Skeptics have greeted the monumental Volcker proposal by suggesting that big banks can leap over even this tall proposal in a single bound of daring regulatory arbitrage. But, we see a lot of kryptonite, and not just to banks that had hoped to cling to some proprietary trading and non-traditional investments. The draft is so tightly crafted that it will smother not just these once-lucrative businesses, but also the ability of complex banks to use proven hedges to limit risk in lending and all the other activities that make banks banks. And, along the way, the proposal does still more damage to asset securitization, reducing the already low-odds that secondary markets could resuscitate themselves to support an economic recovery.

How so? First, the rule would establish a set of awesomely-complex criteria for permissible hedges by which a bank would need to judge itself and, then, under which supervisors would second guess them. The rules are complex because the hedges can be similarly confounding, and regulators wanted to parse through all the hedges to pick out those that smacked of proprietary trading. Comments will judge the degree to which this is, in fact done, but our guess is that many essential risk-management hedges, especially at the largest banks, will be sanctioned.

This would come not just through direct prohibitions on specific hedging strategies, but also from the giant cloud of legal and reputational risk that hangs over the Volcker Rule as a whole. The proposal would subject banks to extensive internal-control and corporate-governance standards subject to significant external and senior-management scrutiny. This is reasonable – we’re fans of qualitative risk-management protocols – but the complexity of the proposal’s prohibitions will be hard to square with the rigor of these controls. When in doubt, a bank won’t do it. And, when it doesn’t do a needed hedge, its risk goes up, not down.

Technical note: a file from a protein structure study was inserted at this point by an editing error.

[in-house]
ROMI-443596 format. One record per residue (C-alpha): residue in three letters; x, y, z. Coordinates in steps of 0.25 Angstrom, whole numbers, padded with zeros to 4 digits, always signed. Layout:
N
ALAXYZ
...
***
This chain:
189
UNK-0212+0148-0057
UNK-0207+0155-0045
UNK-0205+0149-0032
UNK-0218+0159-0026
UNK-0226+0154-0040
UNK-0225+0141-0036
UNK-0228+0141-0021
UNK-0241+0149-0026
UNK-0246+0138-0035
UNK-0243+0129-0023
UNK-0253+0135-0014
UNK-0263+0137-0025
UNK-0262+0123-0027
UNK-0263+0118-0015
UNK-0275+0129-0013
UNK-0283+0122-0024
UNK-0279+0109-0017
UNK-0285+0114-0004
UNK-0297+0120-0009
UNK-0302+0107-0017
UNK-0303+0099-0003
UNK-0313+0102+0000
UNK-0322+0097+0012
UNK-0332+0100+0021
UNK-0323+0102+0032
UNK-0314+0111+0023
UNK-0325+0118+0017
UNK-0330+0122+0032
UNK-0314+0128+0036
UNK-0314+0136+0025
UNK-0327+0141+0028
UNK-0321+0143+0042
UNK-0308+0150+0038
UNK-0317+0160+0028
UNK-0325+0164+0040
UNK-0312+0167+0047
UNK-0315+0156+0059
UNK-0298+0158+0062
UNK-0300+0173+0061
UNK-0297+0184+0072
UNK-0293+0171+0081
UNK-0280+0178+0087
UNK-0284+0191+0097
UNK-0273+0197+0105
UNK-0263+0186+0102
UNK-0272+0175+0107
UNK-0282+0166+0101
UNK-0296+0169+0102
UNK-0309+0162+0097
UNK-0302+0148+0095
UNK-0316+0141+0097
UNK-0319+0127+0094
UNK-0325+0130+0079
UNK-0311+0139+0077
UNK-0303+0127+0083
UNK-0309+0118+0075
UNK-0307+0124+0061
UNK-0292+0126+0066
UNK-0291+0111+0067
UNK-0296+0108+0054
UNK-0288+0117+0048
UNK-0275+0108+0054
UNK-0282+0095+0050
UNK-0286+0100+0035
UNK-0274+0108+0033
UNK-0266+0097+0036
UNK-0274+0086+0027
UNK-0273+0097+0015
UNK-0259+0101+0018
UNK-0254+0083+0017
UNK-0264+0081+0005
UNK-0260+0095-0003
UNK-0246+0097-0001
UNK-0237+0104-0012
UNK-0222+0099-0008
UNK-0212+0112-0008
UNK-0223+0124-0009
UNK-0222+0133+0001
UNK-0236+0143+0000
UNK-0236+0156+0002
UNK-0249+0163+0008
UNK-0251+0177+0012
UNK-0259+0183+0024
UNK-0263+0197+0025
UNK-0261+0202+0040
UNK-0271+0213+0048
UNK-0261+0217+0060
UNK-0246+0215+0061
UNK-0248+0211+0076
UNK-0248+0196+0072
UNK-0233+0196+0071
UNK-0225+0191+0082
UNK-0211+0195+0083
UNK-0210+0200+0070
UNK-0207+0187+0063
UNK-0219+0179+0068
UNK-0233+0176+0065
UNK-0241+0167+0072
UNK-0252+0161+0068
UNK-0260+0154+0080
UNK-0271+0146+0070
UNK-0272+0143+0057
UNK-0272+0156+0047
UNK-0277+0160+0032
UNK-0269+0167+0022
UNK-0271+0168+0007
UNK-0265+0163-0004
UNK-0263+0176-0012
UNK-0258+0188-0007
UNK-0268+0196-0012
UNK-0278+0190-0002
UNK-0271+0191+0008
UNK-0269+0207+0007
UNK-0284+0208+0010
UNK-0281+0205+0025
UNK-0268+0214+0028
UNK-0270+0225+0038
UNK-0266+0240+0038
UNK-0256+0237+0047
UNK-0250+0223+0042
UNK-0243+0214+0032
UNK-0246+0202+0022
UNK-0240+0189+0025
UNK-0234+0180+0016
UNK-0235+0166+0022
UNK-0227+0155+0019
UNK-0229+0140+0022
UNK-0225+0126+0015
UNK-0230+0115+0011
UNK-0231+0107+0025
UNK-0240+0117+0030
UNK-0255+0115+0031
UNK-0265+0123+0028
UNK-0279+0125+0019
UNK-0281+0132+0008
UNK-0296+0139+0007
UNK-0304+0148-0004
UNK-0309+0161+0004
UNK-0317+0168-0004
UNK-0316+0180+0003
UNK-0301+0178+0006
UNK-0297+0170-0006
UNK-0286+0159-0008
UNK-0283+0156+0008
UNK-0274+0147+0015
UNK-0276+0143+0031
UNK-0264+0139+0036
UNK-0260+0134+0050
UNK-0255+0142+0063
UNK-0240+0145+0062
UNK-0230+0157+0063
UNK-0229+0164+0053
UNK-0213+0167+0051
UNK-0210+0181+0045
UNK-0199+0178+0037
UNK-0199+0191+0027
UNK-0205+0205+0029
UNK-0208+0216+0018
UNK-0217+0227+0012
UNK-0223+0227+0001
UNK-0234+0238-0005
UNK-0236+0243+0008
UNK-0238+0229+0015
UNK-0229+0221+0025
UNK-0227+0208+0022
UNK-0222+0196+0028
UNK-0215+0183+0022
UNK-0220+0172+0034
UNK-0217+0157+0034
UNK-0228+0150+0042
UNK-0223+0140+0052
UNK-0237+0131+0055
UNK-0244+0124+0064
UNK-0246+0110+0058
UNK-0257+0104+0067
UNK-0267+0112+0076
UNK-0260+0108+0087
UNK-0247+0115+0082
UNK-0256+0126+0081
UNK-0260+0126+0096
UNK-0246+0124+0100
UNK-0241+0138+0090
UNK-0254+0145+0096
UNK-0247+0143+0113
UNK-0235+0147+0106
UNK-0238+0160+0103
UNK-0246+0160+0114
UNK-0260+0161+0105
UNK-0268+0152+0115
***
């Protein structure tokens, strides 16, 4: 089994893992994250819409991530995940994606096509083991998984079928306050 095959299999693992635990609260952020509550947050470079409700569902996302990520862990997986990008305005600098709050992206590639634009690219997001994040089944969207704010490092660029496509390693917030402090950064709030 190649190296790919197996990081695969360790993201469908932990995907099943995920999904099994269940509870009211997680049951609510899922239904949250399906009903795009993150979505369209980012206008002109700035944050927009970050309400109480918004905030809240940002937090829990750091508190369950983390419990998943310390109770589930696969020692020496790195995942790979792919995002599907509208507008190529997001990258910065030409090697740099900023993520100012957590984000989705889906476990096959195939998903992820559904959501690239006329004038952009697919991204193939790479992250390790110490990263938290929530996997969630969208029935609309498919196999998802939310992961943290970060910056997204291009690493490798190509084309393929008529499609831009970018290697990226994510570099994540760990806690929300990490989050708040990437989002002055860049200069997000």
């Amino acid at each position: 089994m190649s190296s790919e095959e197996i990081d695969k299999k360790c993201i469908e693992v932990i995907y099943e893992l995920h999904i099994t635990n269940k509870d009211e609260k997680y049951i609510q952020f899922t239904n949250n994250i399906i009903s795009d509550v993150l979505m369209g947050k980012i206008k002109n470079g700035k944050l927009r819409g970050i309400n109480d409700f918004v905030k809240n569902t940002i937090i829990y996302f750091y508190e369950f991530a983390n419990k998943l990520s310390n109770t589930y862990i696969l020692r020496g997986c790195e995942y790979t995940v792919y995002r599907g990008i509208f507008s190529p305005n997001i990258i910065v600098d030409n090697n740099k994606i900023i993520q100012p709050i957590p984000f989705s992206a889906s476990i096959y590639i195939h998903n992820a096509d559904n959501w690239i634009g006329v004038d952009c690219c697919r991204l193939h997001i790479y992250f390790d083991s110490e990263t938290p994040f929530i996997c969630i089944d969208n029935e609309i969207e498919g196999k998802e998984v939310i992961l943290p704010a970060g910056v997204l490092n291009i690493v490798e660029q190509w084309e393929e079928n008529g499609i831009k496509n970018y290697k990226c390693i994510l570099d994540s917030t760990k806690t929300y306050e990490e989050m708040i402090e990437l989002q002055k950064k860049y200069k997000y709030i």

Another unintended consequence of the proposal is its impact on the emerging liquidity-risk management standards. These complex Basel III rules have lots of flaws, but their goal is vital: to address the liquidity risk that created Bear Stearns, Lehman and AIG and that now is doing the same for the entire EU financial system. But, one way to deal with liquidity risk is to hold large positions in highly-liquid assets that can be sold on short notice to meet unanticipated calls as well as used day to day to handle routine activities.

The fundamental nature of liquidity risk management means that banks are in and out of the liquid-asset holdings all the time to meet customer demand, rebalance their books in light of changing market conditions and – again – to hedge risk. The more regulatory risk attending a liquidity book, the less agile the bank will be in holding these assets and hedging their risk. Oops.

Finally, what does the rule do to securitization? Pretty much what it does to hedging and liquidity risk management – cast so deep a pall of regulatory risk over the activity that prudent banks will simply eschew it. For securitization, this pall comes not just in the wafts of legal and reputational risk created by Volcker. It’s compounded by one requirement in the proposal: any securitization position exempt from sanctions must comply with the Dodd-Frank risk-retention rule. And, what’s that? We’ve seen only a proposal to date and, like Volcker’s NPR, it was so preliminary with so many questions and footnotes that planning to comply with it is, for now, flat-out impossible.

It’s not that we think banks backed by all sorts of safety nets should be high-flying traders. They shouldn’t because, then, they are playing with other people’s money – fun, but not fair. But, the proposal is so complex in its efforts to catch banks at any game they could possibly play that, as seems always to be the case with these regulatory behemoths, innocent, essential activities are damned along with those regulators mean to sanction. A far more simple regulatory framework backed by considerably more meaningful enforcement would, we think, have been a far more effective way to limit risk, instead of actually increasing it as this proposal well could do.